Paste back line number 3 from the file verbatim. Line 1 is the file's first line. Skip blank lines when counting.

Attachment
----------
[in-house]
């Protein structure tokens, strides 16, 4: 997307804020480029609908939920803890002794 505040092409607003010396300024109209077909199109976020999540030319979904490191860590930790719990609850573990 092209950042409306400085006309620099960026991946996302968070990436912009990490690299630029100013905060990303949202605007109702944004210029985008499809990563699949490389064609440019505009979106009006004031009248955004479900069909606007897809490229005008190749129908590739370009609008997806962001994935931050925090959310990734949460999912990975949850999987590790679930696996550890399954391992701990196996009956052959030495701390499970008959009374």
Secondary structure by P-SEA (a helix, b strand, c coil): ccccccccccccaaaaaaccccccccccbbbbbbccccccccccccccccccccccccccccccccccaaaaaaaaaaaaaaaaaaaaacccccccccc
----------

Secondary structure by P-SEA (a helix, b strand, c coil): ccccccccccccaaaaaaccccccccccbbbbbbccccccccccccccccccccccccccccccccccaaaaaaaaaaaaaaaaaaaaacccccccccc